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working moms

This Is What I Missed Most From Before I Was a Mom

Young women relaxing in bad while reading book and enjoying in decorative light

This weekend, I officiated my brother’s wedding.

It was an incredible, exhilarating, romantic, and emotional few days filled with naches: joy, family and friend reunions, dancing and a few moments of being verklempt (weddings bring out my Yiddish, clearly).

But then, yesterday afternoon, I took a rare few hours off to recuperate. My husband and I retreated to an undisclosed and lovely location while our baby son was in the hands of his fabulous babysitter and I lay down for a few hours and read a book.

But it wasn’t just any book: I chose a hardback book called “A French Wedding” that I’ve been toting around for weeks—because come on, how could you not want to read a book called “A French Wedding?” But despite the enticing title, you know how it goes: After all that hopeful toting, I had only made it about 30 pages in.

Readers, I finished it. That’s right. Yesterday I sat back and I finished that book, which followed a group of college friends about to hit 40 on a food and wine and drama-soaked reunion in beautiful Brittany. OK, I actually finished their story on the subway home. But still, this was huge–I read the majority of a summery book in one day, reclining, in a comfortable chair.

And I realized it’s been over two years–I saw that the last time I got to read this way, uninterrupted and breezily, was on a summer trip two years ago when I was a few weeks away from being pregnant.

Of course, I can’t complain about my life these past two years. Being a mom has been as fulfilling and moving I hoped, and as exhausting as I imagined. I’m lucky.

Eventually, I’ve been able to do everything extra-curricular that matters deeply to me in some form or another: I’ve taken swims, a few yoga classes, spent evenings with family and friends, gone on date nights, scribbled thoughts in notebooks and even read lots of big and important recent books (in short chunks, almost entirely on my commute). Yet all of these pursuits have been  circumscribed by the reality of being a working mom with social and family ties and obligations, in 2017.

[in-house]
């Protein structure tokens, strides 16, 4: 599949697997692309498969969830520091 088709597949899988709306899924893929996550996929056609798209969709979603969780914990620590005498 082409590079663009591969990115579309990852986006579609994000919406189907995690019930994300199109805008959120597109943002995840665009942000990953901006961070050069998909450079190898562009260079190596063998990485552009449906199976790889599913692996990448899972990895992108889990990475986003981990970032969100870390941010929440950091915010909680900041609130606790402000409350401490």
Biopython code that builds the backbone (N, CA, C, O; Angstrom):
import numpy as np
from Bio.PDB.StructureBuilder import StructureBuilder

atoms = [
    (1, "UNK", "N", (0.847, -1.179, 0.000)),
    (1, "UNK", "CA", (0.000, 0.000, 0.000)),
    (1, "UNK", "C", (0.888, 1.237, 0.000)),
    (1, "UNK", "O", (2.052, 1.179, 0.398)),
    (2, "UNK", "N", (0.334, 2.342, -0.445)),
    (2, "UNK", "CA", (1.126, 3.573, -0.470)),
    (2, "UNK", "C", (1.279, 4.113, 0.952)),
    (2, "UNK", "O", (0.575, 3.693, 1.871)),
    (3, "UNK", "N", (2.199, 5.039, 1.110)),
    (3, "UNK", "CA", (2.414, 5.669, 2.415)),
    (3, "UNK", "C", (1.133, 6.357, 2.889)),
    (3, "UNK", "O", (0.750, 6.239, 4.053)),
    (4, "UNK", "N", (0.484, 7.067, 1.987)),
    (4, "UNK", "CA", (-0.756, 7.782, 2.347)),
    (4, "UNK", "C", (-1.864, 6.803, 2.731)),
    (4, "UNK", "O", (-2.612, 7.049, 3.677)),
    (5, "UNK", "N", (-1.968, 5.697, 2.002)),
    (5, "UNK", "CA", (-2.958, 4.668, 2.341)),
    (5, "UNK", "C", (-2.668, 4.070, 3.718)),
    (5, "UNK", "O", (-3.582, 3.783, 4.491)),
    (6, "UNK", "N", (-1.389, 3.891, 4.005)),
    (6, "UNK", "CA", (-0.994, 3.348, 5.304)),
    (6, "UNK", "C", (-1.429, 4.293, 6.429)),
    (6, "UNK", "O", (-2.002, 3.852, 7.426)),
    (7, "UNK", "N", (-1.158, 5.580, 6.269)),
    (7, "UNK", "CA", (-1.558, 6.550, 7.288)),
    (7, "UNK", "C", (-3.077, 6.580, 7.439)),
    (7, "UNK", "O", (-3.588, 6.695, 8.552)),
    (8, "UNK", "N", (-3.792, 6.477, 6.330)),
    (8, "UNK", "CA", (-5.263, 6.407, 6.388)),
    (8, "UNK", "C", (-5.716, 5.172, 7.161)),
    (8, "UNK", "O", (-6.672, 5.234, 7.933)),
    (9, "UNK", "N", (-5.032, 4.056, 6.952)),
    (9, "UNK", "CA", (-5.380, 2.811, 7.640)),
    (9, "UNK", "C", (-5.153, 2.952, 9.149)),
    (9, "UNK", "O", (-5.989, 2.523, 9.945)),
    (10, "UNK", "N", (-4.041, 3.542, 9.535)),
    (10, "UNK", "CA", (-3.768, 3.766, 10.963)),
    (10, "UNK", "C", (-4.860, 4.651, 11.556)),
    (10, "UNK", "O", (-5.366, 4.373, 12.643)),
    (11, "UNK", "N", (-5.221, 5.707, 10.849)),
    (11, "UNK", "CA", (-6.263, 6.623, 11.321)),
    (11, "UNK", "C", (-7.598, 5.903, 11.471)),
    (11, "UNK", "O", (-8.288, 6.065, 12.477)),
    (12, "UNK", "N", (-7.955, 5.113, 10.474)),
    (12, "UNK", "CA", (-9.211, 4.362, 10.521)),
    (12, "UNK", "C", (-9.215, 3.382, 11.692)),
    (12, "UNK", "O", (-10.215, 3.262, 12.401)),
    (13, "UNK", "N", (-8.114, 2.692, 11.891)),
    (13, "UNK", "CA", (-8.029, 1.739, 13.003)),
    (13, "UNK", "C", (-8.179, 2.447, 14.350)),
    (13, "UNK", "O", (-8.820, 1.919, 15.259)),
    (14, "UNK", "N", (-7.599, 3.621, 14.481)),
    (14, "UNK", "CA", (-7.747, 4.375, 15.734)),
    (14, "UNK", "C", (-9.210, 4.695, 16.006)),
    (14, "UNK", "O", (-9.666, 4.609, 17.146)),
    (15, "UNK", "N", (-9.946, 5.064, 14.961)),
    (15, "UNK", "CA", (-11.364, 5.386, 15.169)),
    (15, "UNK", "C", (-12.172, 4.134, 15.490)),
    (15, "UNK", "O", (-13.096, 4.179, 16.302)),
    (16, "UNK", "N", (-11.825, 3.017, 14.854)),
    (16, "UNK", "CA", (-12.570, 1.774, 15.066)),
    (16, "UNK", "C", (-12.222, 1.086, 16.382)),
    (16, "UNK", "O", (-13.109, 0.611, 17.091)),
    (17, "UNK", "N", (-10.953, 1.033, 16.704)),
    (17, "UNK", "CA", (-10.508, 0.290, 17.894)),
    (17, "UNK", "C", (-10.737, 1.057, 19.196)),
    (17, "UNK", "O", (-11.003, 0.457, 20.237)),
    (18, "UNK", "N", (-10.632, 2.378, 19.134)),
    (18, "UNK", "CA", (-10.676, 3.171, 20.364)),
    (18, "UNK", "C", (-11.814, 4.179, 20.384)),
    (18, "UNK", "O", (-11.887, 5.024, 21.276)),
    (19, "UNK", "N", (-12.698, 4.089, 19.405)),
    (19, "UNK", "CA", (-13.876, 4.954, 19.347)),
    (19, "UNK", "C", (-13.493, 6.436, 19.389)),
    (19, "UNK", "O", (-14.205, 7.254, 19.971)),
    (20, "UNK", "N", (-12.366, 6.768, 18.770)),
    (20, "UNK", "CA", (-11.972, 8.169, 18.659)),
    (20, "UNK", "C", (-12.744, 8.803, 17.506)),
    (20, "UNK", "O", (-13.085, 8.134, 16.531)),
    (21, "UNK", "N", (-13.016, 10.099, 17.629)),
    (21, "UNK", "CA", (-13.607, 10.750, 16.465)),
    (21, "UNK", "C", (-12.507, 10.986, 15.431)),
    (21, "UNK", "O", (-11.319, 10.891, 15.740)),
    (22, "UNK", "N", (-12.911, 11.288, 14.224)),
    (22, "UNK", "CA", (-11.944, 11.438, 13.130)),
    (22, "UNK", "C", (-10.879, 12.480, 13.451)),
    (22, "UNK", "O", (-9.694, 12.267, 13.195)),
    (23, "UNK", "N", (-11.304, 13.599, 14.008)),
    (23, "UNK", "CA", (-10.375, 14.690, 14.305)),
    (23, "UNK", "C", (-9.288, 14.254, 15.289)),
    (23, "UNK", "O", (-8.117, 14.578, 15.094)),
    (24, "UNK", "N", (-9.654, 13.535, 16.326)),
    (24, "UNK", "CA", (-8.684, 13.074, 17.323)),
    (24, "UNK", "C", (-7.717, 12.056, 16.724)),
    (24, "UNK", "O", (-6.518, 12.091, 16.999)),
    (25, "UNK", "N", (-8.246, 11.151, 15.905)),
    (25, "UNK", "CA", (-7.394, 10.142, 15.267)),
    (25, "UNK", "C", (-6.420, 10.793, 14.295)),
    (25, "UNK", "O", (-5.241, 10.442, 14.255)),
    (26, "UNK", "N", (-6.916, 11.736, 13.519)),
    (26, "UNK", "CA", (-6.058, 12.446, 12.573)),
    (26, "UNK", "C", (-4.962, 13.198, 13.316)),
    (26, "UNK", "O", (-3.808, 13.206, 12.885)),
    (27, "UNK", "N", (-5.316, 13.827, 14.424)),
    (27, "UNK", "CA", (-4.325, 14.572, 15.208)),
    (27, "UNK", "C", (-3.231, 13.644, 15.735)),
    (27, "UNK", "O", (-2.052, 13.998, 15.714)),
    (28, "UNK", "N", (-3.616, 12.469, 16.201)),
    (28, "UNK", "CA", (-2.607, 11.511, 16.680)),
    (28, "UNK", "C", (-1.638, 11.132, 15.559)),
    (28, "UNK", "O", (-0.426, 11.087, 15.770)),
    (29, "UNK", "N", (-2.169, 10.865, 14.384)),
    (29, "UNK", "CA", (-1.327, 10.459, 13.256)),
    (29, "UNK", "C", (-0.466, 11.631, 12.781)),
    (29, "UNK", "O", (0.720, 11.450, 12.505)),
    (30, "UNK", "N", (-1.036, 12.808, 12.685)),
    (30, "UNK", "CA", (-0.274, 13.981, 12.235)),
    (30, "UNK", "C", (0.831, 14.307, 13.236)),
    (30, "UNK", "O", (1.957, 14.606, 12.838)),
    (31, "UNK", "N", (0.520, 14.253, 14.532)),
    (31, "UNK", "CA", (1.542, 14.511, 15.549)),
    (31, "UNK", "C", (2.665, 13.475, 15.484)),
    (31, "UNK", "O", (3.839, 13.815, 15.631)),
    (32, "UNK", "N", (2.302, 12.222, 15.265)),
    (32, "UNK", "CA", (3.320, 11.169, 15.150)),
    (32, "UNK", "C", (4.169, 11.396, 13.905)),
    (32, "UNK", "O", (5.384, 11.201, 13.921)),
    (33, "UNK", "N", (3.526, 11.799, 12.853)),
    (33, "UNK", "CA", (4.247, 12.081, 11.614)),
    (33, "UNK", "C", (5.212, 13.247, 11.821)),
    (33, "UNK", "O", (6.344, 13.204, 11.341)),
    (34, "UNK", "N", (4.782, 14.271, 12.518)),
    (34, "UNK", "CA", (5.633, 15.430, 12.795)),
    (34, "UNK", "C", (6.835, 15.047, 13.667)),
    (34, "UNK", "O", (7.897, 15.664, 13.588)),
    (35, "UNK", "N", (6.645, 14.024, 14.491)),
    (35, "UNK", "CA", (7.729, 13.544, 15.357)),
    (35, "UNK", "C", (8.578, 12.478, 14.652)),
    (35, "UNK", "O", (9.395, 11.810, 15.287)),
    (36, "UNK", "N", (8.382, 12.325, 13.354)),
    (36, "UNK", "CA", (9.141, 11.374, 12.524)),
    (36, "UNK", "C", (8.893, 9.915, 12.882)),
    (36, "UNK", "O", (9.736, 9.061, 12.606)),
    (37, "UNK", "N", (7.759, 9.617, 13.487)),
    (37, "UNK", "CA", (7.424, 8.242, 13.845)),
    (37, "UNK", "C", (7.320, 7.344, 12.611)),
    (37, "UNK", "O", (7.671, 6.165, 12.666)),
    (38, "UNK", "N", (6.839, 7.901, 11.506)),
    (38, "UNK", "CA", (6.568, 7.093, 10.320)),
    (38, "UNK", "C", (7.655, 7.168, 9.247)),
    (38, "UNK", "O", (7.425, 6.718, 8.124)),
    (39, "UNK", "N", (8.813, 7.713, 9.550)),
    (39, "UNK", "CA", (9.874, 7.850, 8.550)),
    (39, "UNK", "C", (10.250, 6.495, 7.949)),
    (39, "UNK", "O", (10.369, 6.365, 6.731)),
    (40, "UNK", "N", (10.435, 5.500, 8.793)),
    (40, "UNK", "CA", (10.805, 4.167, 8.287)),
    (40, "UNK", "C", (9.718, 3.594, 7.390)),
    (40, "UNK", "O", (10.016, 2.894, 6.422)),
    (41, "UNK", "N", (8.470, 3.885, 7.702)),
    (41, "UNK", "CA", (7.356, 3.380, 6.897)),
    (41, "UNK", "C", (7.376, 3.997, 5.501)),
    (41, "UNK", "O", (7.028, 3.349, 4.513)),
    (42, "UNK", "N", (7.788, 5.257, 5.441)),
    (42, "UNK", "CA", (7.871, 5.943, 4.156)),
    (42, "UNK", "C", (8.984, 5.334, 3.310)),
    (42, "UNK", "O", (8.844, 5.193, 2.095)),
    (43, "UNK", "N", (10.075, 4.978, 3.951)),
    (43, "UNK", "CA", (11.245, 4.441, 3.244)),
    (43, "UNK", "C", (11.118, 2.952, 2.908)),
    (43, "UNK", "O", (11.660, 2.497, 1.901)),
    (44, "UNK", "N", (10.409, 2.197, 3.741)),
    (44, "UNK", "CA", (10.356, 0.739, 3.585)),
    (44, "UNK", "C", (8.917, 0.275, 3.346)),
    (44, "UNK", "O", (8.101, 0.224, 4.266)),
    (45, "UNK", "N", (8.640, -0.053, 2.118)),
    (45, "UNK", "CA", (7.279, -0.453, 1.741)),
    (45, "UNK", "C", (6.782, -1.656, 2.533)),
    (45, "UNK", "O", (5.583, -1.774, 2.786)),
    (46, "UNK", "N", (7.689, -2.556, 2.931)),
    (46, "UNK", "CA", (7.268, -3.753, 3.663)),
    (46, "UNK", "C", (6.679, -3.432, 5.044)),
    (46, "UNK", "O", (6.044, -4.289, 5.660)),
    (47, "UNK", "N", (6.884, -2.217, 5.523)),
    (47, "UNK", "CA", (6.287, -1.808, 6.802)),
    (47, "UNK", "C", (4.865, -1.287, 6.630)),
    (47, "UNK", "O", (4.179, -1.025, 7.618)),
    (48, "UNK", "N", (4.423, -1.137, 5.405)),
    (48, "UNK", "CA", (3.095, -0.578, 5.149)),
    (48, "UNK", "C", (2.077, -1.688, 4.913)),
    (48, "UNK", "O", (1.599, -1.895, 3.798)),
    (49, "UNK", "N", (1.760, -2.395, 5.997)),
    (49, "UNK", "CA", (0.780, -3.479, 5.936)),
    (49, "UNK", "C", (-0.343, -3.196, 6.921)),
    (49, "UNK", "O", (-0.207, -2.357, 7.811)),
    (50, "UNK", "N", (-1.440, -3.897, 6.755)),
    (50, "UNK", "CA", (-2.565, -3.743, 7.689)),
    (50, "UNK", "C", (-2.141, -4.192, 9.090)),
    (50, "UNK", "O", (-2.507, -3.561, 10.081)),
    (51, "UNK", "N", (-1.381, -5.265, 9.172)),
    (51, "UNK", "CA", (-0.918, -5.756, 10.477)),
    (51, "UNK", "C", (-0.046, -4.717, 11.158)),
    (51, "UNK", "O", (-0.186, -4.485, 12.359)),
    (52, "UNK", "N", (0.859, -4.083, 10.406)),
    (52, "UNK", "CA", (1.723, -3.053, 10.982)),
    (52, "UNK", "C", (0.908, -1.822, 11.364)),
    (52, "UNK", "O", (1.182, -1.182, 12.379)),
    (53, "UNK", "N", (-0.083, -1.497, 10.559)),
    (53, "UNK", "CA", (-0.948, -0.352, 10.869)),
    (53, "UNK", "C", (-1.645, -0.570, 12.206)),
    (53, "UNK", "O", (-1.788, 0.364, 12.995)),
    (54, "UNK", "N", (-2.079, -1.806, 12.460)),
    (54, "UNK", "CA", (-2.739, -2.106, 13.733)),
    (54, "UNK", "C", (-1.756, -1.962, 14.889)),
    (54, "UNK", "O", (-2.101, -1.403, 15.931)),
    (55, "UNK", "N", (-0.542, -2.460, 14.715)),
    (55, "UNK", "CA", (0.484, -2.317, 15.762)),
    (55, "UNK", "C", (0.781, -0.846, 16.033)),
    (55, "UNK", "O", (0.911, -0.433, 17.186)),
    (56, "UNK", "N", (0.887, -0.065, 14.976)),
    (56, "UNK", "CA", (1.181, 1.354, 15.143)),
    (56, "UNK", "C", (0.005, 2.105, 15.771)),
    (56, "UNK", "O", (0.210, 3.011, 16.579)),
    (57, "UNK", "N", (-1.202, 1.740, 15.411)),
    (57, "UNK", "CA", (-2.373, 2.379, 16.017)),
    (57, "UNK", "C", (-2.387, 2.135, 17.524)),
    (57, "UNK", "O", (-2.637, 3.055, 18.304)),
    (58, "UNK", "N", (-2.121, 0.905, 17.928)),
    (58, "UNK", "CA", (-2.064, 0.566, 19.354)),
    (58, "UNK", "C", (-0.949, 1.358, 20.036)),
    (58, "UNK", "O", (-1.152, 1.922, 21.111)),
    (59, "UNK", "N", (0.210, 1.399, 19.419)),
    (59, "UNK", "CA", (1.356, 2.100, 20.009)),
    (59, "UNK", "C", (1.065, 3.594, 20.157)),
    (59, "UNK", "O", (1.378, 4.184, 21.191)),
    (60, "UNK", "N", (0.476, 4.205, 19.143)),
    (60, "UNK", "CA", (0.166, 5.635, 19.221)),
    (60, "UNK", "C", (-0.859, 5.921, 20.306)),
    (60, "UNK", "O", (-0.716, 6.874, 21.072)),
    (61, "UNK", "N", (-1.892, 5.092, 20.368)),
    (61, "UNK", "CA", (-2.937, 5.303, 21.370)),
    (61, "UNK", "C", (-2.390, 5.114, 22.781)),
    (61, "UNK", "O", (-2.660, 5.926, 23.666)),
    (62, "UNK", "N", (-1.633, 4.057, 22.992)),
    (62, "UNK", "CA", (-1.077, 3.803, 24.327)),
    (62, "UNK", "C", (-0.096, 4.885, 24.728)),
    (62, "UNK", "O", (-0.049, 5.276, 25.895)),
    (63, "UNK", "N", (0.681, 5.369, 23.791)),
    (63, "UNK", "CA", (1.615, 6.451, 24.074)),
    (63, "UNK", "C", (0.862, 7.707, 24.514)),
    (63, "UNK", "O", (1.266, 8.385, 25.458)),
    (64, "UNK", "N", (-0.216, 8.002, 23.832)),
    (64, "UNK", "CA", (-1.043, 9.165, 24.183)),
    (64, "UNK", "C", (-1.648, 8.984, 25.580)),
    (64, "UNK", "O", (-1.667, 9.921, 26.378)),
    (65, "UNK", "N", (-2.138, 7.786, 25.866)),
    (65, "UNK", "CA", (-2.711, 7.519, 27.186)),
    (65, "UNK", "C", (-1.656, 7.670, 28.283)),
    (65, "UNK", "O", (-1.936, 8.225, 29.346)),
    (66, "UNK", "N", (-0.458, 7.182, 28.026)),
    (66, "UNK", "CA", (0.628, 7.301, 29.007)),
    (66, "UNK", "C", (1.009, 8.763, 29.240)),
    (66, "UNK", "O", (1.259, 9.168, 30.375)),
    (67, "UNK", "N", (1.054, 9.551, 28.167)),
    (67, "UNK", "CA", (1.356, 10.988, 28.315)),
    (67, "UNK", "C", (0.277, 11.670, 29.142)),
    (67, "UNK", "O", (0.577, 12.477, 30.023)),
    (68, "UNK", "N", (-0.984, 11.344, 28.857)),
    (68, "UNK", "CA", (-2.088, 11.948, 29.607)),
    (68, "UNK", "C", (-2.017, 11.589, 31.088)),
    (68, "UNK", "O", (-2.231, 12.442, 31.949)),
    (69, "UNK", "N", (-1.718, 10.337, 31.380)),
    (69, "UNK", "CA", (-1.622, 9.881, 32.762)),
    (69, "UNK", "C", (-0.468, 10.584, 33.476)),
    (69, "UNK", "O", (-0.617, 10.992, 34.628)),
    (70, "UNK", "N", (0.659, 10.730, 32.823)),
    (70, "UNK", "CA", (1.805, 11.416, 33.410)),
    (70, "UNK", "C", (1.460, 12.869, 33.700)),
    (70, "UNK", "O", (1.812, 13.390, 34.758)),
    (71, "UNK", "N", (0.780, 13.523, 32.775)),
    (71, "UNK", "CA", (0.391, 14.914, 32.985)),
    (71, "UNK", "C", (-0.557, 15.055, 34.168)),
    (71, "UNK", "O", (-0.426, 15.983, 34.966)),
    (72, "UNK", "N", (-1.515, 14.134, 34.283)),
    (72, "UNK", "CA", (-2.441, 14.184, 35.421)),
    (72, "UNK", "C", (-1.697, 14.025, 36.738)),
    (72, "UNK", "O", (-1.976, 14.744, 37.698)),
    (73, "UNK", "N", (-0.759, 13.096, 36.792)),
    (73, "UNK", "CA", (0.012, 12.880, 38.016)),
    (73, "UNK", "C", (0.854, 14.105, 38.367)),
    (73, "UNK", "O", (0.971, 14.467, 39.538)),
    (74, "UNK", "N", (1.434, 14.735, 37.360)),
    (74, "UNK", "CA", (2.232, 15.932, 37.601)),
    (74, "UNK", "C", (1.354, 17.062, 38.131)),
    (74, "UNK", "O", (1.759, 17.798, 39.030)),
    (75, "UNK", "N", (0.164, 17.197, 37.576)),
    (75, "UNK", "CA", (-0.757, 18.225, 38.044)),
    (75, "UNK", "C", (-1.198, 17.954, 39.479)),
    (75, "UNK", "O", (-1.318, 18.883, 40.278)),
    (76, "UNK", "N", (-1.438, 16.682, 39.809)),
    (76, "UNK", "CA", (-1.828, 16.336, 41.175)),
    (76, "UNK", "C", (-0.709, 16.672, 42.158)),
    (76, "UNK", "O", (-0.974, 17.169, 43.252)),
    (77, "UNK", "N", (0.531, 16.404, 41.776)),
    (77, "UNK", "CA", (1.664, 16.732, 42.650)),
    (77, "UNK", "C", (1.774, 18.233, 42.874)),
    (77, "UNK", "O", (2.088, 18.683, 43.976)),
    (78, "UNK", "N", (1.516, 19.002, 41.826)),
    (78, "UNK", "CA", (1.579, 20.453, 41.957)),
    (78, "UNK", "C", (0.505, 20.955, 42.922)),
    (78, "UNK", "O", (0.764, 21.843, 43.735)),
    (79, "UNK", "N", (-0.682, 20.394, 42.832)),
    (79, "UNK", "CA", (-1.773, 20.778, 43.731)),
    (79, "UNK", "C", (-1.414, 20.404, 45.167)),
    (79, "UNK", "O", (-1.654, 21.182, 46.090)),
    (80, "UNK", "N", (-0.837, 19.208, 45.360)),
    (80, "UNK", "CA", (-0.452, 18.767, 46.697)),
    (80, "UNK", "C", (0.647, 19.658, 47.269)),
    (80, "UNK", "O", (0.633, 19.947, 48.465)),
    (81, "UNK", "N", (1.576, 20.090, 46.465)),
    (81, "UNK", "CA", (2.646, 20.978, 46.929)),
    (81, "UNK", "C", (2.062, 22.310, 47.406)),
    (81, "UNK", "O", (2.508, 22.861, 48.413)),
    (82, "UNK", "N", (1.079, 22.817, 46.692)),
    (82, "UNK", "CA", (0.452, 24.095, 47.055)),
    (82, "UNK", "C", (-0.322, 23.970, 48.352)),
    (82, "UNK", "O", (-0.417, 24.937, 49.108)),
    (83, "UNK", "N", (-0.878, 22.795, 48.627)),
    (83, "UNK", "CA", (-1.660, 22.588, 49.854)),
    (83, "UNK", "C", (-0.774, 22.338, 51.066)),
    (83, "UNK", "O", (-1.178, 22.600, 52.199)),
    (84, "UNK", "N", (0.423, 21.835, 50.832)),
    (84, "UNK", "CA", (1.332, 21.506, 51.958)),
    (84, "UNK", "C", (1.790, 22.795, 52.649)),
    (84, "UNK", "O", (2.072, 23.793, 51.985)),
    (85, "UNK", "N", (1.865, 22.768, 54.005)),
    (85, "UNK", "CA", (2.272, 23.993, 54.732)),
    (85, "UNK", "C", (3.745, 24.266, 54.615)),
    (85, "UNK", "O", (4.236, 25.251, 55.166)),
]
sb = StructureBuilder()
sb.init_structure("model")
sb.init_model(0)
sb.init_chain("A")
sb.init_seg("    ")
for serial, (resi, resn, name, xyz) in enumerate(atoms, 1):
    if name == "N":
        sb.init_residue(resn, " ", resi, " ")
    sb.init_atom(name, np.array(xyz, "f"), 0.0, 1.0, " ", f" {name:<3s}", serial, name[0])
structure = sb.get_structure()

So this, this was the one thing I’ve just longed to do for myself, and the one thing I felt was beyond my reach. There’s something about reading a book just for pleasure—not a stupid book or a trashy book, but a cozy book— that signals, for me, the ultimate luxury.

When I was done, I got to reflect on the themes the book touched on: the passage of time, youthful choices and their repercussions, and of course, oysters and white wine. But I didn’t have to think too hard about where the book fit in in today’s literary landscape, or how it reflected the Trump era, or anything like that. It was perfect.

I think I know why this mattered so much to me.

In 2017, time is our most precious commodity as parents. We’re living in a world that’s somewhat disconnected, often finding ourselves living far from loved ones or friends and working hard, long hours— whether at jobs or doing childcare.

So when we have time, we naturally  choose to spend it connecting with those special people online, or connecting with the broader world by catching up on the “important” cultural touchstones and news of the moment. Or we end up going in the opposite direction: decompressing with some junky TV or mindless reading.

That’s why this few hours of reading I did meant so much: it was none of those things. It was real self-care, and not the kind that involves buying stuff or paying for someone else’s services, either. It felt kind of, well, pure.

I don’t know when I’ll get the chance to read this way again, but I know that when I try to make myself feel good and happy as a mom going forward, I’ll be looking for experiences like this one.

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